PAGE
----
Young developers pull Myanmar into the digital age

  • By Myanmar Now
  • 08/08/2015

NEX's CEO, Ye Myat Min (far right), with his two colleagues and friends Swan Htet Aung (far left) and Arkar Min Aung (middle).


By Thin Lei Win 

YANGON (Myanmar) - It was a typical Friday night in Singapore and Ye Myat Min, the 24-year-old university dropout and bespectacled founder of tech start-up NEX, was restless and bored. He did not want to go out but neither was he keen to extend his already lengthy working week. So he started coding instead.

“I’ve always had this itch to create an anonymous social network but couldn’t really find the time to do it for a lot of reasons; primarily due to my crazy schedule,” he said. “That weekend, I decided to just hack it and postpone everything else.”

By Monday, Ye Myat had a rough version of Hush, a mobile phone application that allows users to post location-based musings anonymously. 

“I’m not at all trying to sound political, but the country has been closed off for so long. Burmese people are usually conservative and rarely speak up. So one of my motivations (for making it anonymous)... was to change that aspect of Burmese people,” he told Myanmar Now in the company’s new office, an open plan space in downtown Yangon.

“Things have changed a lot. This is the right time to speak up and make your opinions matter,” added Ye Myat, his elbows resting on the meeting room table, the glass top covered in numbers, equations and questions from a brainstorming session that just ended.

Launched with little fanfare at the end of 2014, after Ye Myat moved back to Myanmar, Hush now has over 15,000 users, mainly in Myanmar’s commercial capital Yangon but also in two other big cities, and in countries with large Myanmar populations such as Singapore and Thailand. The company aims to triple the numbers in six months.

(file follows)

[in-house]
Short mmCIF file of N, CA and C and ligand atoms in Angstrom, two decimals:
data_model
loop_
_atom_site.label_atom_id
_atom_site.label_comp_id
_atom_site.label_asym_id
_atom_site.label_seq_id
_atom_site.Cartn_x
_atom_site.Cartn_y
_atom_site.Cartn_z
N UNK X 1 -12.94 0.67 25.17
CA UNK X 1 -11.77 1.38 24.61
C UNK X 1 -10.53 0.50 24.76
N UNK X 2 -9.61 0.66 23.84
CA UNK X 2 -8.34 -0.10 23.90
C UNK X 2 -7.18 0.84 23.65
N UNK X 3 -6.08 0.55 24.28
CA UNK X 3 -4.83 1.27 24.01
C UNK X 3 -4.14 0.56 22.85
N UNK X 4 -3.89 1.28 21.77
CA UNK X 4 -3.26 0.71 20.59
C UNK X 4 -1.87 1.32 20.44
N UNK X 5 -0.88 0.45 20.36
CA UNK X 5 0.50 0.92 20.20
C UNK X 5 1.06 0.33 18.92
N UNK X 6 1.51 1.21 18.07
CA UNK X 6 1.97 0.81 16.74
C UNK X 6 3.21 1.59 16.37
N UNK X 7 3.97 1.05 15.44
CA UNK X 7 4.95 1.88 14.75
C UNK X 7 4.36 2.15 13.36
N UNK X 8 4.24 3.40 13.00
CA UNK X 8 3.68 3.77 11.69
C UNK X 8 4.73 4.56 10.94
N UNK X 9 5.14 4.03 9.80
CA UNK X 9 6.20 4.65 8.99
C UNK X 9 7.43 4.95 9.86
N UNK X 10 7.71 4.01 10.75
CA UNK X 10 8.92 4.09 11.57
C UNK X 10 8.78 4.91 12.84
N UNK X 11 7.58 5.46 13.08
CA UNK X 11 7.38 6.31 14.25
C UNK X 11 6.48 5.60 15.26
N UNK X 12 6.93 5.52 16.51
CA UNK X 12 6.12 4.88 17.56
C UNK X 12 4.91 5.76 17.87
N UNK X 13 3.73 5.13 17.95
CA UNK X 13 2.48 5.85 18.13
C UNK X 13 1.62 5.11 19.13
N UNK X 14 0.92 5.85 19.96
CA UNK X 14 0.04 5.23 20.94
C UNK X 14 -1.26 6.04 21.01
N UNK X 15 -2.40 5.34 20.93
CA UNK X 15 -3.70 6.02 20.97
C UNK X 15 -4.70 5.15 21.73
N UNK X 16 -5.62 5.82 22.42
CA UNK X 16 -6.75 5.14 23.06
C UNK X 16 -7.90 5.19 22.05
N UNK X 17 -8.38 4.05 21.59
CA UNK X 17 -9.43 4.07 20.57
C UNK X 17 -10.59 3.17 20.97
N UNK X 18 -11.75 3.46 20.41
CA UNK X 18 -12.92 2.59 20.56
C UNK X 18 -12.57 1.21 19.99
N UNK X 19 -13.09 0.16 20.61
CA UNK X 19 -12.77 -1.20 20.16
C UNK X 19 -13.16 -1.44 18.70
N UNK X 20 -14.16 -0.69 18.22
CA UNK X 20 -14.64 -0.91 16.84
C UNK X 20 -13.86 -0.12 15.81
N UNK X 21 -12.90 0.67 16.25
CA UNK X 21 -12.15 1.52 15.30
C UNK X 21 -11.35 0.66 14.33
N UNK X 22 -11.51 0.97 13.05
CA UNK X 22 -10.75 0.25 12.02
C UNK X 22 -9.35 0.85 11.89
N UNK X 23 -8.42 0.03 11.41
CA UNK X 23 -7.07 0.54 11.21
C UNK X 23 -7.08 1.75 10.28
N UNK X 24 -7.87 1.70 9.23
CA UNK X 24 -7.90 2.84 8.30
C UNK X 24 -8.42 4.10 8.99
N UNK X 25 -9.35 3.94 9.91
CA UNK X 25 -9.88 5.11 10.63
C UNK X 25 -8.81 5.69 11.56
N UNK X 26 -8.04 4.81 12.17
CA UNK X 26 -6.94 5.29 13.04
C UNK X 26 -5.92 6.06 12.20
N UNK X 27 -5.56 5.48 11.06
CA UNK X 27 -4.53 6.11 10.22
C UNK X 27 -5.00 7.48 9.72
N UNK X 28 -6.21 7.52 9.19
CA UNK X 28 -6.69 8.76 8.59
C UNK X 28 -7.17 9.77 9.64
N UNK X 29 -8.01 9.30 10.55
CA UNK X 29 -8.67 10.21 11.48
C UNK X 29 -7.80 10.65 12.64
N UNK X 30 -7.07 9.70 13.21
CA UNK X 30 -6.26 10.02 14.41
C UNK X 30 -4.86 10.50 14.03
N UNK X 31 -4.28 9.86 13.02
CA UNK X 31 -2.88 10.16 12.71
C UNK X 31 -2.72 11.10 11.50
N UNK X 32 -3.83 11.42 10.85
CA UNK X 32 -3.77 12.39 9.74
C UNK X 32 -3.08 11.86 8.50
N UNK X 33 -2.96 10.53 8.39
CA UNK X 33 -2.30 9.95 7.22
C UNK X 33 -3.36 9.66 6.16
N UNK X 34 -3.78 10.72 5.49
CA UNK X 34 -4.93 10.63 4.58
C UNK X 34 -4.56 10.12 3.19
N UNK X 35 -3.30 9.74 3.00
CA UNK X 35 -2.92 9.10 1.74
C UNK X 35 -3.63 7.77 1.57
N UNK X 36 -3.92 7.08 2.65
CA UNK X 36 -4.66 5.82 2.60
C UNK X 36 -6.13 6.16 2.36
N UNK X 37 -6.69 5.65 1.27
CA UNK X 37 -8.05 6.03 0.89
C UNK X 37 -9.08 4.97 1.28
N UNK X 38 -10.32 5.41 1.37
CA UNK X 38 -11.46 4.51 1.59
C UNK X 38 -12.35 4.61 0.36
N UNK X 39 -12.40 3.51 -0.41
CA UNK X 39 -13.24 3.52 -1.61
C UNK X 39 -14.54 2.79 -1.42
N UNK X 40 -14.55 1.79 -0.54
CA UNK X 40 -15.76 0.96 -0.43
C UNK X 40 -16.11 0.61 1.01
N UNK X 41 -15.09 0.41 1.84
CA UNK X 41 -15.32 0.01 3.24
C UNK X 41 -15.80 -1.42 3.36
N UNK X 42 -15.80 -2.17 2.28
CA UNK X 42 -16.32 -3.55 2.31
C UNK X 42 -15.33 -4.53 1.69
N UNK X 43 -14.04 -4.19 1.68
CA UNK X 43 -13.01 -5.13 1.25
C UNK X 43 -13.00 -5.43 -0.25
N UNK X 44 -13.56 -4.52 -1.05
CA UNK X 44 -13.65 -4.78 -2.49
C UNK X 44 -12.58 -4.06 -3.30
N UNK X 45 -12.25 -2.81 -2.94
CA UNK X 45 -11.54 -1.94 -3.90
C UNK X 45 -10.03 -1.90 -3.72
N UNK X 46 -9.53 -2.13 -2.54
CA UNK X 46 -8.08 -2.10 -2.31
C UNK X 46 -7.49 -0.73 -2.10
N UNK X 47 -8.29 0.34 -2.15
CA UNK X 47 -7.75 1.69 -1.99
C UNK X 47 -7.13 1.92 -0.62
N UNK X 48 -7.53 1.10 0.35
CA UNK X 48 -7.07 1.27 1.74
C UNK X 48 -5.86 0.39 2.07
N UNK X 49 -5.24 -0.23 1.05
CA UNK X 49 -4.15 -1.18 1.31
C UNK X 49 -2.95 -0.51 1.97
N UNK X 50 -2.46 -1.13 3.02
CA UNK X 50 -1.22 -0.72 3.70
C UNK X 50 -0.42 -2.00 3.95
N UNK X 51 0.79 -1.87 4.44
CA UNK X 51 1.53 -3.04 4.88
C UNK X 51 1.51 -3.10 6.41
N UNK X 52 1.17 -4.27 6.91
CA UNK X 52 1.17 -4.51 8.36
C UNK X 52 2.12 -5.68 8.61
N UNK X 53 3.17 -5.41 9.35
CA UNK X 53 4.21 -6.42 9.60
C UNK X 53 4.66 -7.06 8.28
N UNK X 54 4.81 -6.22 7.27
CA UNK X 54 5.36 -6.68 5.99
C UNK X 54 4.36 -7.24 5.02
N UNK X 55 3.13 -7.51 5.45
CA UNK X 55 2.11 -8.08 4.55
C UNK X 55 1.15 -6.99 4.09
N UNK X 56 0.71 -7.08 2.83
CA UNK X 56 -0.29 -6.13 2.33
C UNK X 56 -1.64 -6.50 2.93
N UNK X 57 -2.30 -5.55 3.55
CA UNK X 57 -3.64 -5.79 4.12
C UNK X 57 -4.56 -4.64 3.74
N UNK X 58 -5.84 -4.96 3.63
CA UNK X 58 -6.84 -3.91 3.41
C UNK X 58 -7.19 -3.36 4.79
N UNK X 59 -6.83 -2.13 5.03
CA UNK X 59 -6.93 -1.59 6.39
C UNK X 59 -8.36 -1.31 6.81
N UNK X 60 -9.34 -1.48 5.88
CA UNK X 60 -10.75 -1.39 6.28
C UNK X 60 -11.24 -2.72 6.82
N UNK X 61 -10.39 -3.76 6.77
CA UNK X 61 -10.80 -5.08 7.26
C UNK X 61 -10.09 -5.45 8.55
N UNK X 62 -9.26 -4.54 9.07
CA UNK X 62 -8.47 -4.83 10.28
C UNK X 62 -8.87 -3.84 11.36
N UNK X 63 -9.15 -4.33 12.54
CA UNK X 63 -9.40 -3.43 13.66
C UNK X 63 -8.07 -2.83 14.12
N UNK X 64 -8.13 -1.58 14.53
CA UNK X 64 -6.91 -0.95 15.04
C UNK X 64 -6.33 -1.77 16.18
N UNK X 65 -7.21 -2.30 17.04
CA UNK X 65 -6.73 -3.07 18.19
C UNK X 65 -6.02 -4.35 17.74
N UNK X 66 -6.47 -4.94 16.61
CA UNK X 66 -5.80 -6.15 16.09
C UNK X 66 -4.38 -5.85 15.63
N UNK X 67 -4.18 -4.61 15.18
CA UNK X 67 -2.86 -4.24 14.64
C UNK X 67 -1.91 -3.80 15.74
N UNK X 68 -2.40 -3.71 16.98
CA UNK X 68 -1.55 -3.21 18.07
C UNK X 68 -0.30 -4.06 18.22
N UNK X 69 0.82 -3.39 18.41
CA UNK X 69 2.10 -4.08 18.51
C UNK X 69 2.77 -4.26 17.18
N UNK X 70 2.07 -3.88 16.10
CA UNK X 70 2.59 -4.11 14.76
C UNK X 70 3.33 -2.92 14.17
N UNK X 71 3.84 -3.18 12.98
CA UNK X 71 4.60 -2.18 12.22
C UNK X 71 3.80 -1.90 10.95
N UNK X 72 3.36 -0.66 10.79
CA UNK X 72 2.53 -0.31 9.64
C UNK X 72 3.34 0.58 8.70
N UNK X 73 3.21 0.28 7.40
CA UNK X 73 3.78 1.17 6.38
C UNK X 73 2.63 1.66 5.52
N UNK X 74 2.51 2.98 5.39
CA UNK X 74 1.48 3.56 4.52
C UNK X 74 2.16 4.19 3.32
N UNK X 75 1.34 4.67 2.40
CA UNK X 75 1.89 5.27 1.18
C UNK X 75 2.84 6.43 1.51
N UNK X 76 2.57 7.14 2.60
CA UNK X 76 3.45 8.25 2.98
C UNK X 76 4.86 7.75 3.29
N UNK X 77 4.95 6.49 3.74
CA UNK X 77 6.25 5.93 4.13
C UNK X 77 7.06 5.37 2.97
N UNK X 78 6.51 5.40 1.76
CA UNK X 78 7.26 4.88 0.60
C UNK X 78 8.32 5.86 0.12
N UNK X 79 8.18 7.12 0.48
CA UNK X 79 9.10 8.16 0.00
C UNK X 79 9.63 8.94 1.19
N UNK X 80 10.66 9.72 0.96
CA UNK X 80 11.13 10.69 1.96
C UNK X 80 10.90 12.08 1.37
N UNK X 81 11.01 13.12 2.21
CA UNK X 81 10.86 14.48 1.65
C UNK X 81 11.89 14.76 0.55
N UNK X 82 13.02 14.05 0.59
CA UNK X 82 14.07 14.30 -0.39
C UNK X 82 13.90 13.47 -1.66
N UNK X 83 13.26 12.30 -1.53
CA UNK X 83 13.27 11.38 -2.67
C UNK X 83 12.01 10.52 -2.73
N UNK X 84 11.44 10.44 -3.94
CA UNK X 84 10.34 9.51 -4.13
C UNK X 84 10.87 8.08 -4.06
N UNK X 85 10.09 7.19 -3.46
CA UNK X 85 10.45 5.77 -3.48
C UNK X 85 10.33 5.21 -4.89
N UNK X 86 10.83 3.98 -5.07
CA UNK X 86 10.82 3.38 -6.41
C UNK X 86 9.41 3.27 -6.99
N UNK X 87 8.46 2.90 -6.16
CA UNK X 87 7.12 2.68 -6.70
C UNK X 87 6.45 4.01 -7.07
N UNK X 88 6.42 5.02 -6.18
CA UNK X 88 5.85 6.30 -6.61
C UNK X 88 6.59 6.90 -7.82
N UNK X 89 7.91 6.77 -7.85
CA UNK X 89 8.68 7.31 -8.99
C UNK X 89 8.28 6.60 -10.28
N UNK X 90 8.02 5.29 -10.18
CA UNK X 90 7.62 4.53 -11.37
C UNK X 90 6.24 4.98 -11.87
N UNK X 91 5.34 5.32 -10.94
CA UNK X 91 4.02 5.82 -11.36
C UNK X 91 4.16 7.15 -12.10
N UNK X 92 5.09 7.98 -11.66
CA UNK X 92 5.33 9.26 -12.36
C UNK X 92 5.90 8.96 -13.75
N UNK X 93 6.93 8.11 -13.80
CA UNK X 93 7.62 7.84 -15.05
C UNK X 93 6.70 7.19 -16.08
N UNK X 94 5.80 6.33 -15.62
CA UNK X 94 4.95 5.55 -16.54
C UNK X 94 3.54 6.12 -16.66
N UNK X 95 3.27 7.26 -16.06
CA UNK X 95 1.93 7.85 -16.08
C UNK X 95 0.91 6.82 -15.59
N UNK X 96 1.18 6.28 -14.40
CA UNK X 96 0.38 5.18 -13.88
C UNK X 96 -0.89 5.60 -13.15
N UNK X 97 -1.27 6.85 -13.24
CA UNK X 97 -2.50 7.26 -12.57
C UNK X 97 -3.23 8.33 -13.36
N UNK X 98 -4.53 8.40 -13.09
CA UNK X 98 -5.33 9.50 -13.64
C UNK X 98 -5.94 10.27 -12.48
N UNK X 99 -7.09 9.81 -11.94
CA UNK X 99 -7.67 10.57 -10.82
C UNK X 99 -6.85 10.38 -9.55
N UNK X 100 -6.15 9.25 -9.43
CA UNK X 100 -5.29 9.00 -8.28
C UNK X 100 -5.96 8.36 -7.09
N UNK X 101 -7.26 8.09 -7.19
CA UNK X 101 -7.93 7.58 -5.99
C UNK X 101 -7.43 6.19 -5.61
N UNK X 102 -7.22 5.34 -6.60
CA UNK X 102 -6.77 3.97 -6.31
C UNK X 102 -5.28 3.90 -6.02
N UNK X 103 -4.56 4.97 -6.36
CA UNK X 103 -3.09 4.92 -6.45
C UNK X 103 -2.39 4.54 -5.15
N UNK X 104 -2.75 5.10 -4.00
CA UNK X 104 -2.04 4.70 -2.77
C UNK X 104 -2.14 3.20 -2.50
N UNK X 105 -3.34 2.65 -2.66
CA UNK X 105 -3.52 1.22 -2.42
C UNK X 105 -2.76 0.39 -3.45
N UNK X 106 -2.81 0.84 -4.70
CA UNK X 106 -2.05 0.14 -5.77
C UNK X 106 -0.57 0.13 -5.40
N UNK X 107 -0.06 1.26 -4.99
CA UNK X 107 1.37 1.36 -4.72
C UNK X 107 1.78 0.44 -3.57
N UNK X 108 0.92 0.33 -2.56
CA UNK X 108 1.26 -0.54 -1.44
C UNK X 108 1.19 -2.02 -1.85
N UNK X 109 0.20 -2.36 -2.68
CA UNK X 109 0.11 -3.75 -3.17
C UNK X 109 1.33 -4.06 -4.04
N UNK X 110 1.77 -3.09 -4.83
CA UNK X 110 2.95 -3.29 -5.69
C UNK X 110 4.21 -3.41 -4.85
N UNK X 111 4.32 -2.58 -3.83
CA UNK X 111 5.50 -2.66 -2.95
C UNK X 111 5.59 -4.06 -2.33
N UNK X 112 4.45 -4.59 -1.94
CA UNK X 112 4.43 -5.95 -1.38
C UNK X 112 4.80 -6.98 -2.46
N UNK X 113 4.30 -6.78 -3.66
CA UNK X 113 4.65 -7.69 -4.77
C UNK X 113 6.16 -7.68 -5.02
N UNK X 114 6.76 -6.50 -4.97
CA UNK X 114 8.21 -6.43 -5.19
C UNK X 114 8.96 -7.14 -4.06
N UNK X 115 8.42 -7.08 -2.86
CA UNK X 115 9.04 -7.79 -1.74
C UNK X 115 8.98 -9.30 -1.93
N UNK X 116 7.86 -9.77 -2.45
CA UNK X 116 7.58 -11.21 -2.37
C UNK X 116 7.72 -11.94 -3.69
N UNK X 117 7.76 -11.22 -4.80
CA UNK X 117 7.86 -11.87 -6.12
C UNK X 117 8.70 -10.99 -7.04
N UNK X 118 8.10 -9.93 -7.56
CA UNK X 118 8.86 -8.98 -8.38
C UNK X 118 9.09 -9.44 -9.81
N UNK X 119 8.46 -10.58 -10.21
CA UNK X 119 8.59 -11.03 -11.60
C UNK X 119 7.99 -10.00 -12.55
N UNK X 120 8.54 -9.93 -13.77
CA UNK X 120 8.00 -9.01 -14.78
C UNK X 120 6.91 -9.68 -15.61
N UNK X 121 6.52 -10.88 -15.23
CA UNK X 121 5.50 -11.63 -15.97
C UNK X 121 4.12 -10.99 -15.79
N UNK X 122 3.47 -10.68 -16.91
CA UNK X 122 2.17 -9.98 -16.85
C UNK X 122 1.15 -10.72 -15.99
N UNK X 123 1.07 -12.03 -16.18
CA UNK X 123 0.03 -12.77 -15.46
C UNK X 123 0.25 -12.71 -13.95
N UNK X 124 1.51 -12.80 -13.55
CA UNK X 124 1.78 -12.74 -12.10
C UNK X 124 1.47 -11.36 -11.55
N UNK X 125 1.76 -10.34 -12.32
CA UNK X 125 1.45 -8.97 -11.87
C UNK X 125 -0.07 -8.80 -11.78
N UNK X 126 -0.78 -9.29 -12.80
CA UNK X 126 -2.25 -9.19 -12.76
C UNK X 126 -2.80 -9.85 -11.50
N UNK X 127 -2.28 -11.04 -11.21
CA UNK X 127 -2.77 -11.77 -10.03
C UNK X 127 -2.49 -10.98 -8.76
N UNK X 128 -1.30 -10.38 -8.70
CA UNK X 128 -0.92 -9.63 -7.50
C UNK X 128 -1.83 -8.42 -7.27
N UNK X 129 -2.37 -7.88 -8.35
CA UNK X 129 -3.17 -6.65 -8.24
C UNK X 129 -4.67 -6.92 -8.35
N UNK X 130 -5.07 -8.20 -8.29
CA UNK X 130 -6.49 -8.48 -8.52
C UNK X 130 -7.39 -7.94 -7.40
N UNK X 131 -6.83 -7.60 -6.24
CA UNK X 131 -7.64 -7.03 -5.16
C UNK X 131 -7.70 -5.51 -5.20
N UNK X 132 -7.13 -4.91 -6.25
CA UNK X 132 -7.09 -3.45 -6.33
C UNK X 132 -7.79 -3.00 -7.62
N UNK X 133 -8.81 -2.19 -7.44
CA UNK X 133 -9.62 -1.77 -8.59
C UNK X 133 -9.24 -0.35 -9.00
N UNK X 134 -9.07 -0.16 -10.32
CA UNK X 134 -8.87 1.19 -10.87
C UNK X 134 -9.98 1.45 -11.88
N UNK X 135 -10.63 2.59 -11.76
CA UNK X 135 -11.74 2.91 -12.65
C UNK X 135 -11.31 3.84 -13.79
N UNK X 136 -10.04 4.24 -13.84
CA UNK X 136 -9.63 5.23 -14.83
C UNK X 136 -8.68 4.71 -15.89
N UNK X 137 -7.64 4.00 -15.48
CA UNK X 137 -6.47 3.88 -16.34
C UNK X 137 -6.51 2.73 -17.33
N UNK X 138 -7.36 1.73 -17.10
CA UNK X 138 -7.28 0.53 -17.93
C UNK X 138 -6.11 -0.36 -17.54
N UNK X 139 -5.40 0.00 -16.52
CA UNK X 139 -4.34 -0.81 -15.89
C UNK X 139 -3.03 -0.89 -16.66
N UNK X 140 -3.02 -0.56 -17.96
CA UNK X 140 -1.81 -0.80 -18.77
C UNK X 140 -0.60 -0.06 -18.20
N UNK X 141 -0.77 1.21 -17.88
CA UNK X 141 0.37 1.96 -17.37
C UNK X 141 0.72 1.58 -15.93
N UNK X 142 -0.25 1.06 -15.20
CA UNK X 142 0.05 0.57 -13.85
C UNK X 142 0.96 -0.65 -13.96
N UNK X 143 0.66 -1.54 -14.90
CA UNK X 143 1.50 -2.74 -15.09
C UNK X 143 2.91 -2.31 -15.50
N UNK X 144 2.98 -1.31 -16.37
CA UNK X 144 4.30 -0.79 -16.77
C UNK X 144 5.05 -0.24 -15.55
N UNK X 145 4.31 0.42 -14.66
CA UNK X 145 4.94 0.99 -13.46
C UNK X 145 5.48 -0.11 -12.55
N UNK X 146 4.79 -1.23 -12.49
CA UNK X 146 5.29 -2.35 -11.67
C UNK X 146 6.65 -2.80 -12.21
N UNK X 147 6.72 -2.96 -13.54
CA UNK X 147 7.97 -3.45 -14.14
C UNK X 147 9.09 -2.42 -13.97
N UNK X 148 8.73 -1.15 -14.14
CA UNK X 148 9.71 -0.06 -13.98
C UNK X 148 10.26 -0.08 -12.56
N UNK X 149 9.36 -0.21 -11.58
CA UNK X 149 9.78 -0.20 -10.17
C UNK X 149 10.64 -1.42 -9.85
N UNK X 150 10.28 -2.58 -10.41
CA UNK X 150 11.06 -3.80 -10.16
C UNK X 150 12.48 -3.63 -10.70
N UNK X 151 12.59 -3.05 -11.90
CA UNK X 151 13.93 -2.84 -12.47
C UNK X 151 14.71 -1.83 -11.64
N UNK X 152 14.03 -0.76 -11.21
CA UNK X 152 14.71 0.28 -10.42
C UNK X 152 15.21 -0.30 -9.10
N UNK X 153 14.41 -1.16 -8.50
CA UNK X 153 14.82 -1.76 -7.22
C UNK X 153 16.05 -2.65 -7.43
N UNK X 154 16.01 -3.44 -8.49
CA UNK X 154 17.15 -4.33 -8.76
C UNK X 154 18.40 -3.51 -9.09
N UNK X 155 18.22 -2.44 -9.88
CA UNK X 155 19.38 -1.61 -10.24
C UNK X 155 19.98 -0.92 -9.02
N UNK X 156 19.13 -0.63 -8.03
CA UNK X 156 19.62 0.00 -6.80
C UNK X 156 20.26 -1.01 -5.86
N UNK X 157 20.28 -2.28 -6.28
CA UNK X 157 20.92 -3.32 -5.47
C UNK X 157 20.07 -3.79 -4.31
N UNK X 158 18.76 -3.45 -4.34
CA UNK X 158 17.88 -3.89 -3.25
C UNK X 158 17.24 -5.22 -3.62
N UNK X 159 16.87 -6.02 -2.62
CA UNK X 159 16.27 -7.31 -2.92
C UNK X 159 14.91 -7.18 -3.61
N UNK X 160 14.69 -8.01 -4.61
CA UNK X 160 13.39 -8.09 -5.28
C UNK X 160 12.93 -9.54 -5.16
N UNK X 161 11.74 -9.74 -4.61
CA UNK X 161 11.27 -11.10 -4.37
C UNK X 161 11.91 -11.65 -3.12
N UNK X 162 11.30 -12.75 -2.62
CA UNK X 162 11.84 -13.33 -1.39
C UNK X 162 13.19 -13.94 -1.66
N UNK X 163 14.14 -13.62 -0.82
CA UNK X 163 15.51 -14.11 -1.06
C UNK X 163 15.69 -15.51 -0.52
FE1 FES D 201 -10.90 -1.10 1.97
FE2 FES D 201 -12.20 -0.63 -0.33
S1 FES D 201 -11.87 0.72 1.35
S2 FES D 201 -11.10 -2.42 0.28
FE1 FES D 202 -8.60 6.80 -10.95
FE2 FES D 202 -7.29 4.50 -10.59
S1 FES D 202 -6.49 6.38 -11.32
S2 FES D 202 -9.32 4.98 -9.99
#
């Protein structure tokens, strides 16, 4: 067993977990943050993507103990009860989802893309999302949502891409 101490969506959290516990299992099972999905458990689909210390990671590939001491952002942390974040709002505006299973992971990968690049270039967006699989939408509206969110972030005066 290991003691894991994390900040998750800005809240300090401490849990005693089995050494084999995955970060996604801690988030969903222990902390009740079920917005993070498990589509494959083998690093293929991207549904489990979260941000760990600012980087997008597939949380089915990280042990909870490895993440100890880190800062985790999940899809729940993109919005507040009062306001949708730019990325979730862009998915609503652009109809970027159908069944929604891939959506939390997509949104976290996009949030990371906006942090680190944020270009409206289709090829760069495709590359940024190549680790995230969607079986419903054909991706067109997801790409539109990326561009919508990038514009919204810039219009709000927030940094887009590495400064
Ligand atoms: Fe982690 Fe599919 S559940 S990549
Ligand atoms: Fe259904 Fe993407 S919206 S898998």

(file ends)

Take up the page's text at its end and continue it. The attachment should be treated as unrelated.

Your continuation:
NEX, where the average age of an employee is 25, is symptomatic of a new generation of young, enthusiastic and technically-savvy entrepreneurs who are taking advantage of Myanmar’s opening up to bring the country into the digital age. 

The company has already attracted foreign investors and media attention in its two years of existence. When the company won a second round of funding totalling US$150,000 from Singapore’s Blibros Group late last year - the first funding, also from an investor based in Singapore, came in 2013 - the news was featured in Forbes Magazine. 

Jonas Lindstrom, CEO and Partner of Blibros Ltd, which has been investing mainly in tech start-ups for over a quarter of a century, said Ye Myat’s talent and Myanmar’s potential convinced him to invest.

“It was a rare combination of a young, talented and ambitious entrepreneur but still very humble,” Lindstrom told Myanmar Now in an e-mail interview.


Hush - not to be confused with a South Korean app of the same name - works on similar lines to Tinder. The user swipes through the posts, called Hushes. A left swipe dismisses the post, a right denotes like, and a tap to participate in the conversation.

“We were one of the first to introduce Burmese language stickers,” Ye Myat said proudly, as two of his close colleagues, both 23, grinned and nodded. The team is also behind the Facebook page Yangon Redesigned where Yangon’s landmarks and famous Myanmar brands get a design makeover. It is a cult favourite with creative types.

It has not all been smooth sailing, however. Hush 1.0 had a lot of bugs which took a week or two to resolve. They then tentatively released it, only to realise within an hour they had published the wrong app.